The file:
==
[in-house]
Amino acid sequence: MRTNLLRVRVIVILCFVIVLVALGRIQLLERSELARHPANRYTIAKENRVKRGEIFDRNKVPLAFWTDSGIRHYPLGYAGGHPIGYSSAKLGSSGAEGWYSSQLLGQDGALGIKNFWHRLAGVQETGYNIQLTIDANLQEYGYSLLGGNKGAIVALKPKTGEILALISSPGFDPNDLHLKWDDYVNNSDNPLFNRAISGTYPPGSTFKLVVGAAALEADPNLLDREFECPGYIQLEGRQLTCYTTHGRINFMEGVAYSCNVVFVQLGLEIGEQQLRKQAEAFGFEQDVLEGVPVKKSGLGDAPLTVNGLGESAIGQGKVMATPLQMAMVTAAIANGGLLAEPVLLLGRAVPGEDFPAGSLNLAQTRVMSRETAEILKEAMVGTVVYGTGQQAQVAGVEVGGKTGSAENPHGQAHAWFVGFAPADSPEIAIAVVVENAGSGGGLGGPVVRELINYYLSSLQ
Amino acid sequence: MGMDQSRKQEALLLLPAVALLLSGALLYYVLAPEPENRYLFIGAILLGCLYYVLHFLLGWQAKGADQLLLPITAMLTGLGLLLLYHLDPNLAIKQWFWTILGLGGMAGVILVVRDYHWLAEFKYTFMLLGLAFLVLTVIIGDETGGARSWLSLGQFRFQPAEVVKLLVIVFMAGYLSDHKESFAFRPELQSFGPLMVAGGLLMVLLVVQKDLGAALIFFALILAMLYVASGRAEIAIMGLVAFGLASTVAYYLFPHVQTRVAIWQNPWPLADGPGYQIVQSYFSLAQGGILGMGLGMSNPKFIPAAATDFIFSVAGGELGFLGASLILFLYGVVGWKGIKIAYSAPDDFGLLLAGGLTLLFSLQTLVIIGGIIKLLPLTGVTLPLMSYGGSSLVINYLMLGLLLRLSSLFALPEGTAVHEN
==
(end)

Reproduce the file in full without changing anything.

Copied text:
[in-house]
Amino acid sequence: MRTNLLRVRVIVILCFVIVLVALGRIQLLERSELARHPANRYTIAKENRVKRGEIFDRNKVPLAFWTDSGIRHYPLGYAGGHPIGYSSAKLGSSGAEGWYSSQLLGQDGALGIKNFWHRLAGVQETGYNIQLTIDANLQEYGYSLLGGNKGAIVALKPKTGEILALISSPGFDPNDLHLKWDDYVNNSDNPLFNRAISGTYPPGSTFKLVVGAAALEADPNLLDREFECPGYIQLEGRQLTCYTTHGRINFMEGVAYSCNVVFVQLGLEIGEQQLRKQAEAFGFEQDVLEGVPVKKSGLGDAPLTVNGLGESAIGQGKVMATPLQMAMVTAAIANGGLLAEPVLLLGRAVPGEDFPAGSLNLAQTRVMSRETAEILKEAMVGTVVYGTGQQAQVAGVEVGGKTGSAENPHGQAHAWFVGFAPADSPEIAIAVVVENAGSGGGLGGPVVRELINYYLSSLQ
Amino acid sequence: MGMDQSRKQEALLLLPAVALLLSGALLYYVLAPEPENRYLFIGAILLGCLYYVLHFLLGWQAKGADQLLLPITAMLTGLGLLLLYHLDPNLAIKQWFWTILGLGGMAGVILVVRDYHWLAEFKYTFMLLGLAFLVLTVIIGDETGGARSWLSLGQFRFQPAEVVKLLVIVFMAGYLSDHKESFAFRPELQSFGPLMVAGGLLMVLLVVQKDLGAALIFFALILAMLYVASGRAEIAIMGLVAFGLASTVAYYLFPHVQTRVAIWQNPWPLADGPGYQIVQSYFSLAQGGILGMGLGMSNPKFIPAAATDFIFSVAGGELGFLGASLILFLYGVVGWKGIKIAYSAPDDFGLLLAGGLTLLFSLQTLVIIGGIIKLLPLTGVTLPLMSYGGSSLVINYLMLGLLLRLSSLFALPEGTAVHEN